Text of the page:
President George Manneh Weah has challenged Cutting University (CU) graduates to take risks that are necessary to bring about positive change, after CU awarded him a doctorate degree at its 57th commencement convocation, the second of such awards in a month by two private universities here.
“Take risk, and do not be afraid to fail because failure is part of the process,” Mr. Weah says and suggests further that failure is merely an opportunity to learn a personal lesson from life.
The Board and Faculty of CU on Friday, 29 June awarded President Weah a honorary Degree of Doctor of Humane Letters (L.H.D. Honoris Causa) at the Suakoko Campus in Bong County in recognition of his service to humanity and achievement in his career.
Accepting the accolade, President Weah used his keynote address titled: “The Path Will Not Always Be Clear” to tell the CU graduates that they cannot expect to get extraordinary results from ordinary efforts.
“I challenge each of you that wherever you go next, to always think about ways to innovate in your chosen profession, ways to get over obstacles that have stopped others, ways to create new things, solve problems and serve others,” Weah told the graduates.
Sharing personal life experience with the graduates and often repeating the theme of his message: “The Path Will Not Always Be Clear,” Mr. Weah said many people fail not because they are not good, but only because they are not patient, resilient and committed to whatever they choose to do.
Due to the lack of patience, commitment and resilience, President Weah continues many abandon what they chose to do when they are just about to succeed.
He says life will introduce challenges and obstacles along the way, telling the graduates that whether it is lack of resources, illness, death of loved one or bad business deal, or failure of something started, they should remember that the path will not always be cleared.In this regard, he encouraged the graduates to dream, think, plan, be committed, work hard, try, fail, learn, try again and win!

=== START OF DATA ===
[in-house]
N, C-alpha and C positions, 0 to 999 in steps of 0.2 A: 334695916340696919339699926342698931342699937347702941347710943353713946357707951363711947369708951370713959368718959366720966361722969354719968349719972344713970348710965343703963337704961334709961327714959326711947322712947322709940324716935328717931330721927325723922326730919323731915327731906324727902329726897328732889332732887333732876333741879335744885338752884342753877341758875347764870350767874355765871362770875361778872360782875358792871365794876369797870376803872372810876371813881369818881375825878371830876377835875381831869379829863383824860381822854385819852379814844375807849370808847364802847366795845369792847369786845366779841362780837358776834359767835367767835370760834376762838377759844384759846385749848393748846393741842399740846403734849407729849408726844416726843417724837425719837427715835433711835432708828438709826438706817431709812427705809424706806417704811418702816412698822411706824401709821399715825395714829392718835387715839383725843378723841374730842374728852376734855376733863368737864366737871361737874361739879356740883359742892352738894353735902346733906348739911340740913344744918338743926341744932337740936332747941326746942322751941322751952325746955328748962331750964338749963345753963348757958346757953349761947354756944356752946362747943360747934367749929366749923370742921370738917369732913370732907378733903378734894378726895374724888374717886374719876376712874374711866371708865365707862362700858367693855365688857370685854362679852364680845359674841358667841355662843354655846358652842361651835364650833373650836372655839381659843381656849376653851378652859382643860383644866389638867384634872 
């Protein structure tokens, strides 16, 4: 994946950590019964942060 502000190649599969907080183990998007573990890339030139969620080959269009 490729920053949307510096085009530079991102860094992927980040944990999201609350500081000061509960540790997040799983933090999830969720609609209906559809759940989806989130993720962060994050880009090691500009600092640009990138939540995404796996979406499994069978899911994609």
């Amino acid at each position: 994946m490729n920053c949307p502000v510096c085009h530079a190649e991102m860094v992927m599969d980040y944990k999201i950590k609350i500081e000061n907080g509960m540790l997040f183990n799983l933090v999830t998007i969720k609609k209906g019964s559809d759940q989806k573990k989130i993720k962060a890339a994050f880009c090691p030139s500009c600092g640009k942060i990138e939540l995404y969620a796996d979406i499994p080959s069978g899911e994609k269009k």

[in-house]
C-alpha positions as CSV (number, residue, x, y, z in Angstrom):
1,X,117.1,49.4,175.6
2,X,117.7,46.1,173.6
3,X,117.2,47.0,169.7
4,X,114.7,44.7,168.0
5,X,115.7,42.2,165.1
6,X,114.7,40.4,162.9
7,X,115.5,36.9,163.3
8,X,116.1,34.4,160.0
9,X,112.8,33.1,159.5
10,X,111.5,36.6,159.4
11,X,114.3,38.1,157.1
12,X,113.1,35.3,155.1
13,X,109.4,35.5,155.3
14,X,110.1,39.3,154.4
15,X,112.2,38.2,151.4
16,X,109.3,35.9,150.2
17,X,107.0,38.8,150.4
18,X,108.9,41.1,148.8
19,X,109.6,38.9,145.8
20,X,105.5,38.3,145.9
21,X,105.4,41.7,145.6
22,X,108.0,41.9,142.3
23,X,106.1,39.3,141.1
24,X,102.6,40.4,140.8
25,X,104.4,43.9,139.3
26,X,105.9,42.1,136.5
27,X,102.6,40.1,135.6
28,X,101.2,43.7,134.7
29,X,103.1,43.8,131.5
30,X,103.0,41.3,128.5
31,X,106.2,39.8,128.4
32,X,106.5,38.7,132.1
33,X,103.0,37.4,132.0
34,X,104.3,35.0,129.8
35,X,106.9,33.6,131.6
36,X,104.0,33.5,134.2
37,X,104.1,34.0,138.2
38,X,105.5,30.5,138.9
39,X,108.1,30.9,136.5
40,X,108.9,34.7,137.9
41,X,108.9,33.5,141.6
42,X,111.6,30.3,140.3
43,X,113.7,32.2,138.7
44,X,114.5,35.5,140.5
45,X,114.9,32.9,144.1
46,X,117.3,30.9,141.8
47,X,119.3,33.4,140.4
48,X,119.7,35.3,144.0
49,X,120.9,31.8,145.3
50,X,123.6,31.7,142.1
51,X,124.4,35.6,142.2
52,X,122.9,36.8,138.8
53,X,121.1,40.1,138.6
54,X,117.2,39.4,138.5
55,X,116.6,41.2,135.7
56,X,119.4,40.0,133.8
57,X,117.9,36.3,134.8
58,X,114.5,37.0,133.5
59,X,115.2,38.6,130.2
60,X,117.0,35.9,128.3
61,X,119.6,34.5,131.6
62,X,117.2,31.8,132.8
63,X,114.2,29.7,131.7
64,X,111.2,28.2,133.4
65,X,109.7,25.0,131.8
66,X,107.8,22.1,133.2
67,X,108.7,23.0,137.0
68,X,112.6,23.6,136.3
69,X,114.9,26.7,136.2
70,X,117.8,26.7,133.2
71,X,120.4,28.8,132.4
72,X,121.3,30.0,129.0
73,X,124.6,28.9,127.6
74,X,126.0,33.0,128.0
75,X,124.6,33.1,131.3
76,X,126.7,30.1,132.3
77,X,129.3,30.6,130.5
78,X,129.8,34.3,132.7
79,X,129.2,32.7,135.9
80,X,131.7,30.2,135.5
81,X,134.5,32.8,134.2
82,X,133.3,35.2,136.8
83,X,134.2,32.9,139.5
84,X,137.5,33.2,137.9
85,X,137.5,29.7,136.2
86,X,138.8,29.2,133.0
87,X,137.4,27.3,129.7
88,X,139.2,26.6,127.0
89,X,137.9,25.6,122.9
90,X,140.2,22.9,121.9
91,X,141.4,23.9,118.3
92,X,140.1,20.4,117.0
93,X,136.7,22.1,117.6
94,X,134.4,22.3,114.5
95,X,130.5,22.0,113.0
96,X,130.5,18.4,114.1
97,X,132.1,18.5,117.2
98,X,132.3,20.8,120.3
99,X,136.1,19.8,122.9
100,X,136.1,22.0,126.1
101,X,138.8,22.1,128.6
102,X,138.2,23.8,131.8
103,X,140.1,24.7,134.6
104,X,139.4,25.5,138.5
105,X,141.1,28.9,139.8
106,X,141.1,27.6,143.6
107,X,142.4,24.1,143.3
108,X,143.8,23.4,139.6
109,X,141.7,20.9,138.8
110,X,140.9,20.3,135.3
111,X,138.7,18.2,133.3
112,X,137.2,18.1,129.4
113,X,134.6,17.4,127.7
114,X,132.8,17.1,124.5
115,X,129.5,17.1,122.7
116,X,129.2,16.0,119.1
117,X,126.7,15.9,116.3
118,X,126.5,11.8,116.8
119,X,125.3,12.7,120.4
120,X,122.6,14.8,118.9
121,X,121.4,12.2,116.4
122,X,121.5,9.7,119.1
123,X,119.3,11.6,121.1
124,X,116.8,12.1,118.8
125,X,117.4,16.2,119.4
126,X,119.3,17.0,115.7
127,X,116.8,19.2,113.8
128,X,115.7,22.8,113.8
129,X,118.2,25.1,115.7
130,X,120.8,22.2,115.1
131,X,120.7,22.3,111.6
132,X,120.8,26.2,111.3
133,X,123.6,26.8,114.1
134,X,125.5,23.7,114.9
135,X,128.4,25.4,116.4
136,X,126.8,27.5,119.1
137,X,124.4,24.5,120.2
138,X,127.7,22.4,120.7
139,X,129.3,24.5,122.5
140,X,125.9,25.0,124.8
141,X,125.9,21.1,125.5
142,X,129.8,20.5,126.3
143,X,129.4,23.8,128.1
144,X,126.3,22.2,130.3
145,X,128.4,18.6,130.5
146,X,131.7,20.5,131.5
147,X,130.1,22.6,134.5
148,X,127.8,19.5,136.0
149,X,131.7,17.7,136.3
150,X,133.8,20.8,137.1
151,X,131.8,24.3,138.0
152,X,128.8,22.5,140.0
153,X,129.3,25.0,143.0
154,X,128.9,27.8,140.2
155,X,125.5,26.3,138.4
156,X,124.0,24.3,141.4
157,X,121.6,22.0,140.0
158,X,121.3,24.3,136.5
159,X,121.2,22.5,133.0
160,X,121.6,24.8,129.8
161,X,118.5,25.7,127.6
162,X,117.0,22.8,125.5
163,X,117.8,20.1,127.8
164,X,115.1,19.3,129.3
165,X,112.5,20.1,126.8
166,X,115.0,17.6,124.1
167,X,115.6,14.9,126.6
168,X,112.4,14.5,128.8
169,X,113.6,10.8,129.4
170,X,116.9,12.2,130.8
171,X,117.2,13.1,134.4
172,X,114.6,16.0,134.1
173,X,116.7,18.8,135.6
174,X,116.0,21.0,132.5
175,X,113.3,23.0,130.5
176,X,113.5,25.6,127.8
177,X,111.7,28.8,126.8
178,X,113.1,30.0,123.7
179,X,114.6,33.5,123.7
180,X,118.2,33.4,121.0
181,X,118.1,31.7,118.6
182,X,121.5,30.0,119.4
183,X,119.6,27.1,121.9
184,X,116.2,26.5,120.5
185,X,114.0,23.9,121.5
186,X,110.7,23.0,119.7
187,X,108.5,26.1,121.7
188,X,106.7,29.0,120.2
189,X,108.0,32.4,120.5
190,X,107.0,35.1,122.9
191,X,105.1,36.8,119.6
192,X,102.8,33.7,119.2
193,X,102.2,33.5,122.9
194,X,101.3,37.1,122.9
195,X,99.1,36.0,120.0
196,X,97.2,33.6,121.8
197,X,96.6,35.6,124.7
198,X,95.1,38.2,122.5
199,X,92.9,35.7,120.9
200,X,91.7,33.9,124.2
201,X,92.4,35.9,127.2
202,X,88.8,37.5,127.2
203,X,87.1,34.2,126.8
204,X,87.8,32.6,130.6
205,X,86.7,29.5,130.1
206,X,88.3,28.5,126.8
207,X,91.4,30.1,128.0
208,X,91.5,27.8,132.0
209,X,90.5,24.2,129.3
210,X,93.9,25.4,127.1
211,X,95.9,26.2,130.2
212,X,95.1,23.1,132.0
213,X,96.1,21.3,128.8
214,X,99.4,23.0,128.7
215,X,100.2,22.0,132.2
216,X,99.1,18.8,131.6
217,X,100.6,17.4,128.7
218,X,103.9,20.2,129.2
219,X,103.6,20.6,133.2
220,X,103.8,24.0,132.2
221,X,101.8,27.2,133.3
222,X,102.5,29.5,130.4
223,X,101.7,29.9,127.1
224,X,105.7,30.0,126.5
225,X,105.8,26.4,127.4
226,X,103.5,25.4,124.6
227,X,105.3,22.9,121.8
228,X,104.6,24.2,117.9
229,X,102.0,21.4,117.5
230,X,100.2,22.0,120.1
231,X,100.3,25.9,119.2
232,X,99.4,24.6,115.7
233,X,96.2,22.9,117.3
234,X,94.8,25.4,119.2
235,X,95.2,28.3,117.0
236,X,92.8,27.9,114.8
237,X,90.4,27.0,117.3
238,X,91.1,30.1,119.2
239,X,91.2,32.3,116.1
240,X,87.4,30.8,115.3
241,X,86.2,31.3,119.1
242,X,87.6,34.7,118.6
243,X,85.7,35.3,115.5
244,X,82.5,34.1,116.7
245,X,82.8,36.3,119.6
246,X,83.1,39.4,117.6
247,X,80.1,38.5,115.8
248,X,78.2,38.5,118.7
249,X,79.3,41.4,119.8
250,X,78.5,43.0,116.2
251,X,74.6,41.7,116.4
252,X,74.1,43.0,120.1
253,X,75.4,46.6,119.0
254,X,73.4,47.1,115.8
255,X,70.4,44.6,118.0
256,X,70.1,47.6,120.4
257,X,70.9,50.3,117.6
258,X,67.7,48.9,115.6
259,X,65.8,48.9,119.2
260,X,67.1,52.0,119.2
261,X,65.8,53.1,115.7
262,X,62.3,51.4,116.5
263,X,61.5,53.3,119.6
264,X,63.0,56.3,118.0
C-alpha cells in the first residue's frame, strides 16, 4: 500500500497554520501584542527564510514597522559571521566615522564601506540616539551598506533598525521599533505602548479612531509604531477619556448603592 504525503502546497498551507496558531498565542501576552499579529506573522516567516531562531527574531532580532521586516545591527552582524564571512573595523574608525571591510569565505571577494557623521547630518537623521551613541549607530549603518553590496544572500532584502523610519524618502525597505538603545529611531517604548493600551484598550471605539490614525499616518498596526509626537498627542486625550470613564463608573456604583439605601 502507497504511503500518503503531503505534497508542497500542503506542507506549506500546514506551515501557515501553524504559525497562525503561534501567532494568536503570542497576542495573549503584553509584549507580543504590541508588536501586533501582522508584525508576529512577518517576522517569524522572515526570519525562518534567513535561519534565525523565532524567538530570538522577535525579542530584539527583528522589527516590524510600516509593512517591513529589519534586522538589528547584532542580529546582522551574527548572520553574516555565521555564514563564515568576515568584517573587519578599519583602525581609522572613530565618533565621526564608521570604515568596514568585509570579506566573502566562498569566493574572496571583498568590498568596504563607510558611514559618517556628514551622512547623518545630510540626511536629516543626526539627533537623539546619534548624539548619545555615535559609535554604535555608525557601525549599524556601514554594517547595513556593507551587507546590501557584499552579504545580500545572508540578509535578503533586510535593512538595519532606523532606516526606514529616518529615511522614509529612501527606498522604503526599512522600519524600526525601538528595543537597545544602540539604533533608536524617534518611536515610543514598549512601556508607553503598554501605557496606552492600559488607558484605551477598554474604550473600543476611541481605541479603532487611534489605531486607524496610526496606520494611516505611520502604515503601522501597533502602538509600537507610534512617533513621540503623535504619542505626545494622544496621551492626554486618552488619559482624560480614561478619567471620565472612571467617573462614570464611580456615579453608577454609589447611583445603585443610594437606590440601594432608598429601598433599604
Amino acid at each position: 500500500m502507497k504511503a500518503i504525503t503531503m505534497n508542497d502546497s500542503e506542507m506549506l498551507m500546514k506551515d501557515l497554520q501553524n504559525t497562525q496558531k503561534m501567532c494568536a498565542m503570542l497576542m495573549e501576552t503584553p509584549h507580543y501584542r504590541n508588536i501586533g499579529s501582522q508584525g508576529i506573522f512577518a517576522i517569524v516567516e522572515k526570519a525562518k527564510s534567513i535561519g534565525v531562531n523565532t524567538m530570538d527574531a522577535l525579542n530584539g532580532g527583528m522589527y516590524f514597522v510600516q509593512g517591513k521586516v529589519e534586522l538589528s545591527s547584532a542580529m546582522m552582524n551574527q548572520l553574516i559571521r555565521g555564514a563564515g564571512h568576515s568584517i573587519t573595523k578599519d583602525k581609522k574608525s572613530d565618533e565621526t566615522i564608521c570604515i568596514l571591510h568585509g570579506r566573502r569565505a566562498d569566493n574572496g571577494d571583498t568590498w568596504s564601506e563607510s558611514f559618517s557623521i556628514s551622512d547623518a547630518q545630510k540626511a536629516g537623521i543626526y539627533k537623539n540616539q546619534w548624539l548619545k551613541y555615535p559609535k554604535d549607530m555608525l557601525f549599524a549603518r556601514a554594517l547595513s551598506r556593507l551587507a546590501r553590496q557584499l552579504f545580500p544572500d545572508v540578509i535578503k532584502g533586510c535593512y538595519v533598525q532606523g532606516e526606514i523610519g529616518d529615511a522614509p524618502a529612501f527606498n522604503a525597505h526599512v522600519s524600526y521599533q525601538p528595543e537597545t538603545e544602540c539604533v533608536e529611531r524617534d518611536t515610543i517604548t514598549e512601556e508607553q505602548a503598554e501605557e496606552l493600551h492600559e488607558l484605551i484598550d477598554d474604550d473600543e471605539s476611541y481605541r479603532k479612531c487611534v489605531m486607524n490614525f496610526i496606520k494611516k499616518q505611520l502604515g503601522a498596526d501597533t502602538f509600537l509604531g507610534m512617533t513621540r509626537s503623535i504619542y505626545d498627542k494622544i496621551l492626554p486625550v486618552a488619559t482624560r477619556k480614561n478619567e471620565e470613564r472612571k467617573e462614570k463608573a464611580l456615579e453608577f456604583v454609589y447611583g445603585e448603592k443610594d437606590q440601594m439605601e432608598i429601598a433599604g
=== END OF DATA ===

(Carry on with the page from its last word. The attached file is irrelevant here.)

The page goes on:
He says his entire life has been a result of this process, recalling how as a young football player, he thought about the game, studied it, committed [to it], and worked hard on his skills.
President Weah says sometimes he tried different passes, made new moves, tried something different and sometimes succeeded, but sometimes failed.At the end of his professional career in sports, President Weah says when he decided some 15 years ago to enter the political arena and contest for the presidency here, the same process applied: he dreamt, thought, planned, was committed, worked hard, tried, failed and learned.
“I tried again, I failed again, I learned, I tried again, and I won!” he says amidst applause from the audience.Earlier awarding President Weah the honorary Doctorate Degree, Acting Cuttington University vice president Dr. Anthony Siakor recalled how in recognition of President Weah’s extraordinary service to mankind during his career, the AME Zion University recently conferred upon him the Degree of Doctor of Philosophy in Humanities (Honoris Causa).
Dr. Siakor outlined Mr. Weah’s achievements in soccer, including the first and only African player to win the FIFA World Player of the Year, only African to win European Player of the Year, among so many other awards.
He says Mr. Weah stood unsuccessfully as candidate in the 2005 presidential election and as running mate to Cllr. Winston Tubman in 2011, losing both elections to his predecessor Mrs. Ellen Johnson – Sirleaf.
He notes that Mr. Weah in 2013 accepted his appointment as Peace Ambassador by Mrs. Sirleaf and served the position for a year before being elected in 2014 as Senator for Montserrado County.
According to CU, Mr. Weah earlier enrolled at the Continental Academy in the United States and obtained a high school diploma and later obtained a Bachelor Degree in Business Administration at the Devry University in Miami and a Master Degree in Public Administration.
By Winston W. Parley-Edited by Othello B. Garblah